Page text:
Dental tools on a hundred dollar bill. The concept of health insurance, profitable business.
Colorado state lawmakers are calling on the state’s health insurance carriers to observe payments made to deductibles and out-of-pocket maximums from former enrollees of Friday Health Plans, which is shutting down this month.
As the 30,000 Coloradans affected by Friday Health Plans’ liquidation seek new insurance coverage following the company’s bankruptcy, they could potentially face brand new deductibles — the amount a consumer must spend before insurance benefits kick in — in the middle of the plan year.
If a former Friday Health Plans enrollee already paid their $5,000 deductible this year, for example, there is worry that a new insurer will not carry over that progress on the new plan and force them to start from scratch.
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Kaiser Permanente and Denver Health have already reached agreements with the state’s Department of Insurance to honor payments towards deductibles, copays, out-of-pocket maximums and other cost-sharing obligations incurred by Friday Health Plans consumers. Lawmakers want others to follow suit.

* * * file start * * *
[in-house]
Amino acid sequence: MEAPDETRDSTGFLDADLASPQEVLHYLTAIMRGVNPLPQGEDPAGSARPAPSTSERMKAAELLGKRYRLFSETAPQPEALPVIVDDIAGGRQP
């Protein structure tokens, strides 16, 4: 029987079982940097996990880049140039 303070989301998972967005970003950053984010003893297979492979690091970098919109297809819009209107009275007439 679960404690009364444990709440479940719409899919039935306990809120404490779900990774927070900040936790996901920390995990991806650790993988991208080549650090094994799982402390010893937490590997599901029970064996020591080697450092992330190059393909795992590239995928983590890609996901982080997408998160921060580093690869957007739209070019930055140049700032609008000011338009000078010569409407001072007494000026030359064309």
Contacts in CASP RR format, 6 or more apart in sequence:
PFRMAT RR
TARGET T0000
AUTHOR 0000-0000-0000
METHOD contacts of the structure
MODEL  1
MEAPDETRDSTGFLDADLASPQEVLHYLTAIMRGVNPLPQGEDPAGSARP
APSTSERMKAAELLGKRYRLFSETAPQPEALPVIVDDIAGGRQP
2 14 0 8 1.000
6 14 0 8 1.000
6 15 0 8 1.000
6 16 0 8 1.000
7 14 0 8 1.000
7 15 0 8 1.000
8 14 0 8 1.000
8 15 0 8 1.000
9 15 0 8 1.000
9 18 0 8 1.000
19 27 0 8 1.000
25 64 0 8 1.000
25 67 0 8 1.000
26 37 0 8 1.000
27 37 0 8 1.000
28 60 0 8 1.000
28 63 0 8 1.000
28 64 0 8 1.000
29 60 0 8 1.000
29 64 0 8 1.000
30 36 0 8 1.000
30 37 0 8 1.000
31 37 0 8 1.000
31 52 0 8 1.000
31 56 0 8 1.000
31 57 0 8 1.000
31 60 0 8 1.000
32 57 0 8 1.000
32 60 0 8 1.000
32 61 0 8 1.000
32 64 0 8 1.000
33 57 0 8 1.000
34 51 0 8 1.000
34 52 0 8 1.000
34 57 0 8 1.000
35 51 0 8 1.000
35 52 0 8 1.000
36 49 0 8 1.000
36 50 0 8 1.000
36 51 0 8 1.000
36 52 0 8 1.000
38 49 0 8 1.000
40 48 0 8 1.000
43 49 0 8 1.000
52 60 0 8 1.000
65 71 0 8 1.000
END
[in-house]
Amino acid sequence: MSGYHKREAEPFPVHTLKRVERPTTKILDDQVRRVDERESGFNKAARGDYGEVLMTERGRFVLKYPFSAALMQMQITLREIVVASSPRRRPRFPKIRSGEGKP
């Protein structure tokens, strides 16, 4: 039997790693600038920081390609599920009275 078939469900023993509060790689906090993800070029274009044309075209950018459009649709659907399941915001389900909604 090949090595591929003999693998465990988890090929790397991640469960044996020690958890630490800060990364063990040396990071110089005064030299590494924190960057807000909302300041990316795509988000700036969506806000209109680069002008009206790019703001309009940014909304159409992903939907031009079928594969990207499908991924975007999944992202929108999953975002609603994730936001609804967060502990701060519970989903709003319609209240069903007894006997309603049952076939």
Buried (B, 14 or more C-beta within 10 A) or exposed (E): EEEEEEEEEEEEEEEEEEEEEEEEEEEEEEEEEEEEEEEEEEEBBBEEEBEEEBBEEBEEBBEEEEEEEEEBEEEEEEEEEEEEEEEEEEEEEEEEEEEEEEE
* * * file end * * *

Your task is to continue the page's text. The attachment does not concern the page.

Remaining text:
“We appreciate the pro-consumer engagement from these carriers. Our expectation is that additional carriers rise to the occasion to support Colorado consumers,” the lawmakers, led by Democratic Reps. Andrew Boesenecker and Lindsey Daugherty, wrote in a letter sent Thursday to the Colorado Association of Health Plans, Rocky Mountain Health Plans and Kaiser Permanente Colorado.
Rep. Matt Soper, the ranking member on the House Health and Insurance Committee, was the only Republican to sign on to the letter.
Lawmakers wrote that about 85% of Friday Health Plans enrollees have access to a Denver Health or Kaiser Permanente plan. That leaves nearly 5,000 people with the potential burden of meeting a brand new deductible.
“Our hope is to see additional carriers come to agreements with DOI in the wake of Friday’s failure and for DOI to use every tool at its disposal to encourage the industry to honor consumers’ payments toward cost sharing obligations. If additional tools or incentives are necessary, we stand ready to help encourage a more robust market response to future failures of insurance plans in Colorado,” they wrote.
The lawmakers urged people who are switching to plans other than Kaiser Permanente or Denver Health to file claims directly with Friday Health Plans’ estate to recoup lost costs.
The DOI filed with Denver District Court earlier this summer to liquidate the Alamosa-based Friday Health Plans on Aug. 31, following a rapid decline in the company’s finances. Several other states have taken similar actions. Consumers can access answers to frequently asked questions here.
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